When it comes to speeding our Highway Patrol officers have heard it all, literally.
From stuck jandals to stressed out dogs, lead foot motorists have tried just about every excuse in the book to get out of a speeding fine.
Summer’s here, and as part of our continued effort to remind drivers there is no excuse to speed, Police are highlighting the worst, and most wild, excuses for speeding road policing staff in each district have come across.
In Tasman, officers stopped a male driver for speeding and when asked why, he told Police he had been distracted by his wife’s talking.
Unfortunately, he didn’t realise it would get worse after being issued with an infringement.
Another driver told officers it wasn’t his intention to drive too fast, it’s just that his dog looked like it was going to be sick. We hate it when that happens.
For one unlucky motorist the excuse was simple: ‘I am desperate for a poo.’
Tasman Road Policing Manager, Inspector Hamish Chapman, says while there is no excuse to speed, the reasons they hear on a daily basis are too funny not to share, but is also hoping through the humour people will realise there is a consequence to their actions.
“We stopped a person going too fast towing a trailer downhill on Spooners Range a few weeks ago and he said in response for an explanation: ‘Didn’t you go to school and learn about the laws of gravity when going downhill officer?’ I replied: ‘See that large pedal in the middle of your footwell? If you push on it will defy the laws of Isaac Newton.’ He replied: ‘Who’s that?’ I replied: ‘Didn’t you go to school?’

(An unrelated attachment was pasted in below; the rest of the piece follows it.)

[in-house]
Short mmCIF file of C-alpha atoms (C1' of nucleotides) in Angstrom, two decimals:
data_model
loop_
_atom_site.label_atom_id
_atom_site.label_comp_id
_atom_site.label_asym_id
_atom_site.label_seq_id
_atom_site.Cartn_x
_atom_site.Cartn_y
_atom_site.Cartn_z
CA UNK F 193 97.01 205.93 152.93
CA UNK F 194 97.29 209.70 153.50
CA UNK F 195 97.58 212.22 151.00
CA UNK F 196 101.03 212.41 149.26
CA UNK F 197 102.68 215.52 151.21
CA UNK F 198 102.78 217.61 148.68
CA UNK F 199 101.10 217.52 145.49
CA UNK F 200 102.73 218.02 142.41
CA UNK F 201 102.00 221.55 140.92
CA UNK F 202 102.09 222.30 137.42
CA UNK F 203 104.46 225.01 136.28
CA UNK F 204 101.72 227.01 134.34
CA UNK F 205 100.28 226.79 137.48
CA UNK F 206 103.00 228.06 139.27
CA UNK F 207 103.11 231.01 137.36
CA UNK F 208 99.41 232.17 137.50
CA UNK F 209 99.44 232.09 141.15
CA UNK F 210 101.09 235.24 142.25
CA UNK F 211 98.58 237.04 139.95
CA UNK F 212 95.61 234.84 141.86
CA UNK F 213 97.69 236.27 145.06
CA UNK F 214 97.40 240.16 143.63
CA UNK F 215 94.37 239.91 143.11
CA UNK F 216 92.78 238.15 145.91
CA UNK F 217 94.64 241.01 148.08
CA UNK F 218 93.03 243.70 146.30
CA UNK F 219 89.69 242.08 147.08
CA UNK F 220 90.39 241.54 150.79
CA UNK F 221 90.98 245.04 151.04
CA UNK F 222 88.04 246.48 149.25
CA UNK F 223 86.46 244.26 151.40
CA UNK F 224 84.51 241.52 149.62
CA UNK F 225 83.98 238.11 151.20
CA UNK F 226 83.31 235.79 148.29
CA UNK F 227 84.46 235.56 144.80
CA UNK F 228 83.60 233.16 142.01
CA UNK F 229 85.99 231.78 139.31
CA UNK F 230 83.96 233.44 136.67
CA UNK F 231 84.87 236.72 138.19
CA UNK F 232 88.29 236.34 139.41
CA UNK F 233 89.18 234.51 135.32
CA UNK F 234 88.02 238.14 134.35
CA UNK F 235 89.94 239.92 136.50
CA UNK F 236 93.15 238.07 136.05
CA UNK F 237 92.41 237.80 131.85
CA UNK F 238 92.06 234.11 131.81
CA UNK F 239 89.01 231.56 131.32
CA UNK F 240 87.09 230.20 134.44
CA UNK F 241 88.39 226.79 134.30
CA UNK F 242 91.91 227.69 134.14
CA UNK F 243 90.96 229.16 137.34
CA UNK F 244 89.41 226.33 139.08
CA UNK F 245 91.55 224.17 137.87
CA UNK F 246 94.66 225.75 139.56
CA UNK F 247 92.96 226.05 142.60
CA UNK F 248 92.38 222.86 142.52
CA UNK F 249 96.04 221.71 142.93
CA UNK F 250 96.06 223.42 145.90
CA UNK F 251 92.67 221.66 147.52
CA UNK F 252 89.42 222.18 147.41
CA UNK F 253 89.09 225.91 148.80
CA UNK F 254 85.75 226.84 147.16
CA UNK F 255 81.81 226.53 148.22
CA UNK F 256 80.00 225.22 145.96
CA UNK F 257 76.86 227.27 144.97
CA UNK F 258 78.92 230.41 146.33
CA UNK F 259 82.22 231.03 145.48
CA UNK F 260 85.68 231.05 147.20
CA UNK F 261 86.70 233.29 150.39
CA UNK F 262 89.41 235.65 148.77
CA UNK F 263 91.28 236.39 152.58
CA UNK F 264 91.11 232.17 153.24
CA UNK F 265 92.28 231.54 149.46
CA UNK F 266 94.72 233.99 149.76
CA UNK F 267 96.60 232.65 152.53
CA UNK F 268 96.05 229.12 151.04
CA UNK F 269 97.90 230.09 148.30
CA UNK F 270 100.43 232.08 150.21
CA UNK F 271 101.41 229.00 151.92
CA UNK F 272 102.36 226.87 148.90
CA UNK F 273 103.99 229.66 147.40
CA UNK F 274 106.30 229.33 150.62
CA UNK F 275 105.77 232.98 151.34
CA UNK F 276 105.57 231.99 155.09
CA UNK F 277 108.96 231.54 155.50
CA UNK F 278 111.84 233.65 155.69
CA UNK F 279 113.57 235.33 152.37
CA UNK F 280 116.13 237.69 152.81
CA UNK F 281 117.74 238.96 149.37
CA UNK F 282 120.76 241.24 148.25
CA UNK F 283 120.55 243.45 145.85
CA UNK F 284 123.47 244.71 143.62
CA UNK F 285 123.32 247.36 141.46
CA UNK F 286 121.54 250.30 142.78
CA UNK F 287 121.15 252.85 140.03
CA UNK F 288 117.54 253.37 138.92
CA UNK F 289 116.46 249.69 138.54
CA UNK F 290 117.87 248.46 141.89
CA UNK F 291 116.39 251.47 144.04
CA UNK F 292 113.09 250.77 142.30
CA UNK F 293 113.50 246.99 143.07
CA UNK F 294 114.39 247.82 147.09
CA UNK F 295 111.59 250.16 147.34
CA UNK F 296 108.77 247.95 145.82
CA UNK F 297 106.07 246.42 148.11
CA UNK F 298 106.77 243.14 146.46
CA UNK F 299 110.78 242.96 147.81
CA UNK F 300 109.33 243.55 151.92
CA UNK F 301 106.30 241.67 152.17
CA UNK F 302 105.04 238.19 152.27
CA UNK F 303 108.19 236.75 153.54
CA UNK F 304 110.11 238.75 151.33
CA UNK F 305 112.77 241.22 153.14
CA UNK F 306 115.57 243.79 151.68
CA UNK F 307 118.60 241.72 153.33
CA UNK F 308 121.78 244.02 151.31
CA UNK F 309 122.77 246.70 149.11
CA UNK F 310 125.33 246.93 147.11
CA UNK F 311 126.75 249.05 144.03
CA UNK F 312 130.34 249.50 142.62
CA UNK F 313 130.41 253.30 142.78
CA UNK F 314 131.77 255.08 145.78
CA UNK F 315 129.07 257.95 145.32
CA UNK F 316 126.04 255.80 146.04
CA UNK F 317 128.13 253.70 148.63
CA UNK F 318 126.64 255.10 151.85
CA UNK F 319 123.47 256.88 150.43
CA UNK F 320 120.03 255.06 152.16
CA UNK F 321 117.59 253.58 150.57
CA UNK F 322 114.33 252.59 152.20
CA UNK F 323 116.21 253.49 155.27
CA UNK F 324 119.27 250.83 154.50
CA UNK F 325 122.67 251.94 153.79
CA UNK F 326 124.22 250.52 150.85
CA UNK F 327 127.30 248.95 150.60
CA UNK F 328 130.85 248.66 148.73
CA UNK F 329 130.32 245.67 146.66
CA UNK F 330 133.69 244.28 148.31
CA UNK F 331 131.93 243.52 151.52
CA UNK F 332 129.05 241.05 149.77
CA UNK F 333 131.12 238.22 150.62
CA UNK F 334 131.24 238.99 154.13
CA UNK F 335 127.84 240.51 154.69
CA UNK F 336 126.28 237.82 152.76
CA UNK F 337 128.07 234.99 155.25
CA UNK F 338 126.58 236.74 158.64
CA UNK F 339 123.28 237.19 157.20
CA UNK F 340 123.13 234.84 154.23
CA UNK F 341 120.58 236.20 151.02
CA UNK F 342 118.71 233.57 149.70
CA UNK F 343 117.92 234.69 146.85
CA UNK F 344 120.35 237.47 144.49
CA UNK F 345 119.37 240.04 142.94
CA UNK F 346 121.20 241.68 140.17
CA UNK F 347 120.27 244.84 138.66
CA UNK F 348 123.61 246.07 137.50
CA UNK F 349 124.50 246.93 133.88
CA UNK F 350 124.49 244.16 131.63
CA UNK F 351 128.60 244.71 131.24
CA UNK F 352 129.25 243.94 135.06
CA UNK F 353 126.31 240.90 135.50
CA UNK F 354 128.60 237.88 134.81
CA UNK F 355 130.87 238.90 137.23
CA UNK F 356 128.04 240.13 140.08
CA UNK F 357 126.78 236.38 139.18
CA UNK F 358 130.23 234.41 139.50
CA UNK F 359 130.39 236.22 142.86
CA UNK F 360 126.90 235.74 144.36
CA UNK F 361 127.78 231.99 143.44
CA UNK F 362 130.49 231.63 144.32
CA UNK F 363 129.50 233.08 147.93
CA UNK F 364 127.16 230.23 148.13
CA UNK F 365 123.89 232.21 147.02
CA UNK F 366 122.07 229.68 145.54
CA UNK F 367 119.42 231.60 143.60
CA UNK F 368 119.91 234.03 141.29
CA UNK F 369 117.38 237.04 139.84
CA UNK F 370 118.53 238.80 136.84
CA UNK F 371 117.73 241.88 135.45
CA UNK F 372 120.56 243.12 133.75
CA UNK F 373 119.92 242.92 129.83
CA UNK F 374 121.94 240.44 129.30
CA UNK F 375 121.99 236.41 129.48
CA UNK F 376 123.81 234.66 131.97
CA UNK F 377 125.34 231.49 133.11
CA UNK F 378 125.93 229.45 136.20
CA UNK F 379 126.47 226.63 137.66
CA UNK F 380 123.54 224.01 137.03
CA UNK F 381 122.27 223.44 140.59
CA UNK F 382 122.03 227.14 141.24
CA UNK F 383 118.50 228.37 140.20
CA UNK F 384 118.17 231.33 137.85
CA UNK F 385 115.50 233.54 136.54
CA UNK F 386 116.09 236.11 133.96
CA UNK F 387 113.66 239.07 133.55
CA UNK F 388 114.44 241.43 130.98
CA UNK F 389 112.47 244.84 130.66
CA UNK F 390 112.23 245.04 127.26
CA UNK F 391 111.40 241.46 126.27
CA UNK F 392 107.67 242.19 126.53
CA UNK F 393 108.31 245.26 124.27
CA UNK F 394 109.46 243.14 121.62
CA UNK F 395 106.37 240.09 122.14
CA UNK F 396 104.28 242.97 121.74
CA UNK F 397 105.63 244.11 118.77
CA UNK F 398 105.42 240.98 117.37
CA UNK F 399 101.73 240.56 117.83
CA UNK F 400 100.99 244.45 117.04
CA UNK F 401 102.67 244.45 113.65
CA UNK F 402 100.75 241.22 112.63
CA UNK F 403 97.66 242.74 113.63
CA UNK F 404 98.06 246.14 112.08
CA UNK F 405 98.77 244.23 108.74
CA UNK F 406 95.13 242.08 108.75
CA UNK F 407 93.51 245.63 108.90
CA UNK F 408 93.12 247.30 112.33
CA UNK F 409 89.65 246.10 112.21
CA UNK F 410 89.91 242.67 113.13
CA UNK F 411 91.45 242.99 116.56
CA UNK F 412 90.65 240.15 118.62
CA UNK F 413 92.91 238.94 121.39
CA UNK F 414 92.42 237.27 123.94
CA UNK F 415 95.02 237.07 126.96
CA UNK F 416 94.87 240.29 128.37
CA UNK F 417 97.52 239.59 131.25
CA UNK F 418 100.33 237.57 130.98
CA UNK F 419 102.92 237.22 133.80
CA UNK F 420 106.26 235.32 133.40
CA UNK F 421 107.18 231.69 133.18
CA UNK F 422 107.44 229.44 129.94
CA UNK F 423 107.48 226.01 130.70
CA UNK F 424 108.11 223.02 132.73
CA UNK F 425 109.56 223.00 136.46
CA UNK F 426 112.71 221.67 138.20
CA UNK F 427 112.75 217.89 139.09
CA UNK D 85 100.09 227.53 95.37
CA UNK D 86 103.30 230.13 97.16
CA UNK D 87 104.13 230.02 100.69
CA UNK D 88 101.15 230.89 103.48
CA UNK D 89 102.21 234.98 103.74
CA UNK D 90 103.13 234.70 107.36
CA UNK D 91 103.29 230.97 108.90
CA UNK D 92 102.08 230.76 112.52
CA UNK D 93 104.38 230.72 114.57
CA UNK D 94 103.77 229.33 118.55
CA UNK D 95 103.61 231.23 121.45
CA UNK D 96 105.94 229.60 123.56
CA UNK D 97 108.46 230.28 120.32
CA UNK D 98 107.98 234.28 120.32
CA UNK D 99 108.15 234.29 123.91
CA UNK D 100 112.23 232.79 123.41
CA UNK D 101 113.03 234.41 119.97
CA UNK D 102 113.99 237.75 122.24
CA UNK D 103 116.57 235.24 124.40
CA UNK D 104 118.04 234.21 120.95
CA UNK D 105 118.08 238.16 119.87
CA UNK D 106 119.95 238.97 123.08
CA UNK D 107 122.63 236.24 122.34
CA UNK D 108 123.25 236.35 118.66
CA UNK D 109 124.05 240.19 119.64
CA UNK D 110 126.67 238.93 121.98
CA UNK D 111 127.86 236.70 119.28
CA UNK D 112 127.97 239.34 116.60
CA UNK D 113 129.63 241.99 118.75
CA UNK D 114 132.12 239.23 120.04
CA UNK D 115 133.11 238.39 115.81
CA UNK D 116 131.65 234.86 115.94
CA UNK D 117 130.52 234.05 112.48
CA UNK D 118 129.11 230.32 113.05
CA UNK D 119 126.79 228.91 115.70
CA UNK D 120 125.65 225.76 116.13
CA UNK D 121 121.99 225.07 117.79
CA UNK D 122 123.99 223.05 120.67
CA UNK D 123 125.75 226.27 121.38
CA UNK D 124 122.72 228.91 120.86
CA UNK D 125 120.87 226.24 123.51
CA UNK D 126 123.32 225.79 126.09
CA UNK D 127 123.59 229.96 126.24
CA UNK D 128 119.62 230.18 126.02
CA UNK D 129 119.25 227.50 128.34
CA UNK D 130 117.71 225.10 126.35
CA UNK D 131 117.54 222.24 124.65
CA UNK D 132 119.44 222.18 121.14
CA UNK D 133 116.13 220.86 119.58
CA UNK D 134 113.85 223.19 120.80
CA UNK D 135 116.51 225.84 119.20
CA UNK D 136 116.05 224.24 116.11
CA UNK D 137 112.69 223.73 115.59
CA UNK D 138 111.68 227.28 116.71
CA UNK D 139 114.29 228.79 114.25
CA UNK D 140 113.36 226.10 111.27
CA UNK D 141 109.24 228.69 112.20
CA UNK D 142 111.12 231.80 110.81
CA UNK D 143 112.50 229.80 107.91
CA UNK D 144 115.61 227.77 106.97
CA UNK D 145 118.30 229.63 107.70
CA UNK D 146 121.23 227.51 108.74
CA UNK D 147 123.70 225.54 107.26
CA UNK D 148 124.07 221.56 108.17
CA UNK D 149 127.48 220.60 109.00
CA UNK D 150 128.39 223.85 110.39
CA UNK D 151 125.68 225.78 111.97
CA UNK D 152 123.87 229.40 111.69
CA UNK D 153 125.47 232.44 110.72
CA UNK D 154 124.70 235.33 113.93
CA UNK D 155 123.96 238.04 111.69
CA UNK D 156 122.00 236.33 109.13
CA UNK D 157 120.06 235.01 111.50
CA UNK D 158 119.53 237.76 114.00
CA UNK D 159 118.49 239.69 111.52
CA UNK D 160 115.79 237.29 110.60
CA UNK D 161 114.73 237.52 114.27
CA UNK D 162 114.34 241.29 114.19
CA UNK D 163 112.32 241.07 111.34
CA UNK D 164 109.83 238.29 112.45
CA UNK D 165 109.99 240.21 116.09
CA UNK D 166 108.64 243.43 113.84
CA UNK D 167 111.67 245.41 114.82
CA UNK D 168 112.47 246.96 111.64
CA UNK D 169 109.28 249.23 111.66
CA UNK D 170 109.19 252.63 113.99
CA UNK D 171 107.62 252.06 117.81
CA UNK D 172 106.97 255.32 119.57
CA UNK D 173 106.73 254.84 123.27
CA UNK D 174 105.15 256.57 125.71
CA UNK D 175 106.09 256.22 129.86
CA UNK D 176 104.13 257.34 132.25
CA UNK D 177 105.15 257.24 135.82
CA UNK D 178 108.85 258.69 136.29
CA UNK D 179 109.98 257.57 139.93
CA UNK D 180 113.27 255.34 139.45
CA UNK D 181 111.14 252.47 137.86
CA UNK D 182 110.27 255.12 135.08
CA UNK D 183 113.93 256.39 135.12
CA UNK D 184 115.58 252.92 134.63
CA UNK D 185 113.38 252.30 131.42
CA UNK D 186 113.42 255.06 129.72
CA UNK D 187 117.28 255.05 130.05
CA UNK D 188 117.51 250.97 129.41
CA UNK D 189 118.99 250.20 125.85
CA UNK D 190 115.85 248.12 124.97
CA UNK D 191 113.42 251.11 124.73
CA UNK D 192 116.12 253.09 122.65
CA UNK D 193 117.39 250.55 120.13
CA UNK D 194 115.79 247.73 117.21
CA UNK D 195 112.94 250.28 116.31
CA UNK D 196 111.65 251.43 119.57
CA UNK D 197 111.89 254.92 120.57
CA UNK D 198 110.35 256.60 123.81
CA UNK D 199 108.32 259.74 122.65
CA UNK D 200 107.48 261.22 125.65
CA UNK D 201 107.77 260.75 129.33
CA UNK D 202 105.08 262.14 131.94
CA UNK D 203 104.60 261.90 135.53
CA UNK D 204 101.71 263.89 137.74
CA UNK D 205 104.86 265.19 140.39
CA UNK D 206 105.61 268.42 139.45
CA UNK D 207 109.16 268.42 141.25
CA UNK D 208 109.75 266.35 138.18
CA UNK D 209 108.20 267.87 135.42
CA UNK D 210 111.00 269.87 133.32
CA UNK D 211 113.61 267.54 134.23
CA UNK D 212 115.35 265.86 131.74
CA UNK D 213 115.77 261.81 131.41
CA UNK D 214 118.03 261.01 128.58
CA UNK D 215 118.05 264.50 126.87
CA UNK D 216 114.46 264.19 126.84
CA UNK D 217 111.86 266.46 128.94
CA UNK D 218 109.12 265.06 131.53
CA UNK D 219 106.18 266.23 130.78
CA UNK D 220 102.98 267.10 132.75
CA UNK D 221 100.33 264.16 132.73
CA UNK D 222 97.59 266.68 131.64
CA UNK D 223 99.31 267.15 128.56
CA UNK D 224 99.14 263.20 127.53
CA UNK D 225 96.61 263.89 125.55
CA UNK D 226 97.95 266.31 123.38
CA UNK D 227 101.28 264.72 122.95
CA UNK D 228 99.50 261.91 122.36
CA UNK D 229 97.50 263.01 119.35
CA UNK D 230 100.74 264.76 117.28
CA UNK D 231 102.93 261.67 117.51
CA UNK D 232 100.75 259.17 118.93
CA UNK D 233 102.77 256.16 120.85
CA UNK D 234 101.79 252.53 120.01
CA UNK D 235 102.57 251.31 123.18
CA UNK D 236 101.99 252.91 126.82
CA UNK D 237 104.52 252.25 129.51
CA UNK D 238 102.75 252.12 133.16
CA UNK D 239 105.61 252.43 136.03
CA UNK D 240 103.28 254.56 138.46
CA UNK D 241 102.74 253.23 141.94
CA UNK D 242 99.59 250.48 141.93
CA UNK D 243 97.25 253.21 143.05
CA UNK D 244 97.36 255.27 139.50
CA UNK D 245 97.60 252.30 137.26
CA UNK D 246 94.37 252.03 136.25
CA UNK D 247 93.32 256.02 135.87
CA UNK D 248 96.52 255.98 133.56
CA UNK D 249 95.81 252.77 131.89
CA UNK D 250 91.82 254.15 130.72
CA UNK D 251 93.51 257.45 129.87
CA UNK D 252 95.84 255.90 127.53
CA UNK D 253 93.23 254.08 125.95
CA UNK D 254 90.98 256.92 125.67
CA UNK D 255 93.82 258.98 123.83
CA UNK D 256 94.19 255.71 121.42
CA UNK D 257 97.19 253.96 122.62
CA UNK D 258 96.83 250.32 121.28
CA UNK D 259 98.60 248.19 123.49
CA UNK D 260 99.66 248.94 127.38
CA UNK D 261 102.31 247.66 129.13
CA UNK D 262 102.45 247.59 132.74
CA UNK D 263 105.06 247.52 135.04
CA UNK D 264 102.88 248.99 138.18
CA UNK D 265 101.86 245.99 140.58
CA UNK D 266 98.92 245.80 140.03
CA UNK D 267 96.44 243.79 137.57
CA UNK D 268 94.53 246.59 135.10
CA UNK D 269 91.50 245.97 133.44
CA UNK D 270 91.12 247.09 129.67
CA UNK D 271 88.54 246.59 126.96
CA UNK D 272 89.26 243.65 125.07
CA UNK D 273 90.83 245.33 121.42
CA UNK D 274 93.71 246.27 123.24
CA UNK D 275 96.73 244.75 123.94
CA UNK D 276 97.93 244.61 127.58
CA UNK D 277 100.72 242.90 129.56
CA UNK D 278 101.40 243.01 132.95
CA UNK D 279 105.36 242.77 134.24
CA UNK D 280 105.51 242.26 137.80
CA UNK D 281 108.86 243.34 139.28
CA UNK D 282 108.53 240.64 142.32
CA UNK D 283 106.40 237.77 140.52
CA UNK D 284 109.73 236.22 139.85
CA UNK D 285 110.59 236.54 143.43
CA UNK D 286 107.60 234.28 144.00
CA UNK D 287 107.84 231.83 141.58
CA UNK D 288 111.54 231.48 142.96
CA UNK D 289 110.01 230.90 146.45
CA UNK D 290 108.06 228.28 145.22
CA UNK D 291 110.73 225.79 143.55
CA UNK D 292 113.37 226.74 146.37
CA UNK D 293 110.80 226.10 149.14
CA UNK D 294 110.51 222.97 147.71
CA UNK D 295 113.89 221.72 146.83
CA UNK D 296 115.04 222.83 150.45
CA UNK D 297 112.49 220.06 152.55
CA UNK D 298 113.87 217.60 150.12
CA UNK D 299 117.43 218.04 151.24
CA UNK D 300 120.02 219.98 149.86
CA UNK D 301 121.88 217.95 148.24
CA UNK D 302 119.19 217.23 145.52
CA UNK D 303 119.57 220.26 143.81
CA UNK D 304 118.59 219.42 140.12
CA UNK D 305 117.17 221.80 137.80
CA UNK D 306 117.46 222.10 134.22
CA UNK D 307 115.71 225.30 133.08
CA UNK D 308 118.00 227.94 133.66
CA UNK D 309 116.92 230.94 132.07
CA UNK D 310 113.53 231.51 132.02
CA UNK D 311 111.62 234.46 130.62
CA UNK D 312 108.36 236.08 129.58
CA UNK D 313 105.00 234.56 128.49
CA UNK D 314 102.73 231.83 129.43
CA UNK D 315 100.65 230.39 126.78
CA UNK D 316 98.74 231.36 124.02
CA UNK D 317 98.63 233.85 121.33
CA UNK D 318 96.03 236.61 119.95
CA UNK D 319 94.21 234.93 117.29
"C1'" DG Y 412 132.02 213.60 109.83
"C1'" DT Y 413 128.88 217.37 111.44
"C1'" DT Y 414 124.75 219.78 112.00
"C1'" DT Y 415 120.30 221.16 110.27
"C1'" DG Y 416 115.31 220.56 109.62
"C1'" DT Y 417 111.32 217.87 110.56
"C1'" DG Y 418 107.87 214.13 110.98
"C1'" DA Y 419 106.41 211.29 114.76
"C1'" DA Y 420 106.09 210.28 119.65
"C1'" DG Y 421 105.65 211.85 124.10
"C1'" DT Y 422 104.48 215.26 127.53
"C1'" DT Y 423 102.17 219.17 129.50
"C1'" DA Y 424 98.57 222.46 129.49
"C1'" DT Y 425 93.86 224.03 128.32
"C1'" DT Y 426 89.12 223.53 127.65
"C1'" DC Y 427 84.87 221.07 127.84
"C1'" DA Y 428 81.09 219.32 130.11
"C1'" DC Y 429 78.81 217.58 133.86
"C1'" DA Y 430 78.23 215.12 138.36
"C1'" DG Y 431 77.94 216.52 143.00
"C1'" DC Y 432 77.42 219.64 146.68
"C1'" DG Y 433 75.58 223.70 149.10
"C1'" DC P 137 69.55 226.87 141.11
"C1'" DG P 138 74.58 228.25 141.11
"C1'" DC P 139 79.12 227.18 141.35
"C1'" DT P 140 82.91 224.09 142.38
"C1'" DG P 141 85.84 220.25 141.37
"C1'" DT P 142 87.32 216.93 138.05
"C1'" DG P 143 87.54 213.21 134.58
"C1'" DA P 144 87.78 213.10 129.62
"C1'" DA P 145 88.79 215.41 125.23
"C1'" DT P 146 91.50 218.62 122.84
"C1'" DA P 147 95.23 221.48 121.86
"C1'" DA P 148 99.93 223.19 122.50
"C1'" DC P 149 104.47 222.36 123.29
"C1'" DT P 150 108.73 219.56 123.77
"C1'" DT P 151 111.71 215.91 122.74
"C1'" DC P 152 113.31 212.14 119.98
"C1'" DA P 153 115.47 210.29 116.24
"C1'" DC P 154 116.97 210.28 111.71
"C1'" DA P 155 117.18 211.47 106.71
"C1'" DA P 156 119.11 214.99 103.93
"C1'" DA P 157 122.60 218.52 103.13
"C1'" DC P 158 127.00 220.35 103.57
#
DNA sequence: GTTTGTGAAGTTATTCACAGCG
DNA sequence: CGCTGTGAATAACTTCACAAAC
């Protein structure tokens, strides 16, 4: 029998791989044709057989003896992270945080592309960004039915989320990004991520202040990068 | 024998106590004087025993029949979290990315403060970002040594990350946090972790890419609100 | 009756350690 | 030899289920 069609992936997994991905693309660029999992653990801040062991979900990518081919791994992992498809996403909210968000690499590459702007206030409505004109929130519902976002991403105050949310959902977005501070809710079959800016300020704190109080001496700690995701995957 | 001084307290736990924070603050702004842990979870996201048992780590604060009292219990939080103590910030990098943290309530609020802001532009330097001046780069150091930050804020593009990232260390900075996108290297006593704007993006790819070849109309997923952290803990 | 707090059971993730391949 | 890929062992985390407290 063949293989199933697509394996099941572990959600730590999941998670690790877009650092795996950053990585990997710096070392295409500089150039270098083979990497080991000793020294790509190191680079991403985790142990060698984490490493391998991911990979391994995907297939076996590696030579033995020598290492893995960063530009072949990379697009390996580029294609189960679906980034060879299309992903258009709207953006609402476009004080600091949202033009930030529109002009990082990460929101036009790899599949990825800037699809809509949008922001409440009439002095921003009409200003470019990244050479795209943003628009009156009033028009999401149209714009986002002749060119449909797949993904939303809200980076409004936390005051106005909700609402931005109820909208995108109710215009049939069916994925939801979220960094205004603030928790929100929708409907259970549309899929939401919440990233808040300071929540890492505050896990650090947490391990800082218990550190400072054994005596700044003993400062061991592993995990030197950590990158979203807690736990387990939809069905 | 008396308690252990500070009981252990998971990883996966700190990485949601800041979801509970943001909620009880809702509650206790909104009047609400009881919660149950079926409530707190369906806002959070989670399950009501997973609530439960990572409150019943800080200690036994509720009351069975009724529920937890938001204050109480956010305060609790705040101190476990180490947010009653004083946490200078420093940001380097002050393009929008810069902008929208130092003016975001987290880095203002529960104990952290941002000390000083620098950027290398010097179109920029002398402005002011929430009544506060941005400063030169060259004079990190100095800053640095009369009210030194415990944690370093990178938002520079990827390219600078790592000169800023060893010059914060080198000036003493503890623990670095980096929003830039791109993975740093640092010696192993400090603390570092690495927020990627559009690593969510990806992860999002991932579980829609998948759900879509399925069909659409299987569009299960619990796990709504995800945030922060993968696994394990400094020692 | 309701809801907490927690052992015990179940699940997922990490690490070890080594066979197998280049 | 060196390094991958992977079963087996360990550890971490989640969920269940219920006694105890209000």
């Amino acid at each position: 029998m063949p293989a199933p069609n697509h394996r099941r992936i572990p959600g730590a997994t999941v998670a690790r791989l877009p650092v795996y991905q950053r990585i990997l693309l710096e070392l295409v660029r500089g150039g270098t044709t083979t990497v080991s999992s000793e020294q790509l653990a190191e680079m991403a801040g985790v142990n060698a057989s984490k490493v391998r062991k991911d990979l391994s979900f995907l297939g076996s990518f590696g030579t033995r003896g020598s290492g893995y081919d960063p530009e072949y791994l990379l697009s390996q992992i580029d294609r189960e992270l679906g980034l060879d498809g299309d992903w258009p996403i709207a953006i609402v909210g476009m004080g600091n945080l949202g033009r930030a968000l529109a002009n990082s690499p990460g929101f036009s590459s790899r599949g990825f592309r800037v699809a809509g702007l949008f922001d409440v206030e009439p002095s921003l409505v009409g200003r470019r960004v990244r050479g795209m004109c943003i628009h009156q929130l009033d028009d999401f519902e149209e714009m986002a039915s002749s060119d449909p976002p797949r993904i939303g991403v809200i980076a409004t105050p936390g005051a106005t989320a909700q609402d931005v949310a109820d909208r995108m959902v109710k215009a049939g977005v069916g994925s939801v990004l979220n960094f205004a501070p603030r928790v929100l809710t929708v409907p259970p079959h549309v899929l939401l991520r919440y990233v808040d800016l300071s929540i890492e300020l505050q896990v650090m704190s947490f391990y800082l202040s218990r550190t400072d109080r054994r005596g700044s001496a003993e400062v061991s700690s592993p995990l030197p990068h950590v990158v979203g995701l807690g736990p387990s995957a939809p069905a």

“From ‘I was running late for work’, to ‘I didn’t see the signs’, our Police have heard everything,” Inspector Chapman says.
“There’s nothing funny about attending a death on our roads.
“Every opportunity we can take to reduce speeds, even by a fraction, has the potential to make a huge difference to safety on our roads.”
Inspector Chapman says officers hear the same old excuses from drivers when they’re caught speeding, time and time again.
But Police and our fellow emergency services partners often also have to witness the horrific consequences when there’s a crash.
“’There isn’t a speed limit here, it’s a passing lane. You can go as fast as you like to overtake safely', ‘It’s not me, blame the car, it's the car’… but it’s not, it’s the driver,” he says.
“In a crash, even when you’re not at fault, speed remains the single biggest factor in whether you and your passengers walk away or are carried away.
“It’s simple: less speed means less harm.
“We want you to get to your destination, so slow down, drive to the speed limit and drive to the conditions. And know that you can expect to see Police out on the roads – anytime and anywhere.”
Holly McKay/NZ Police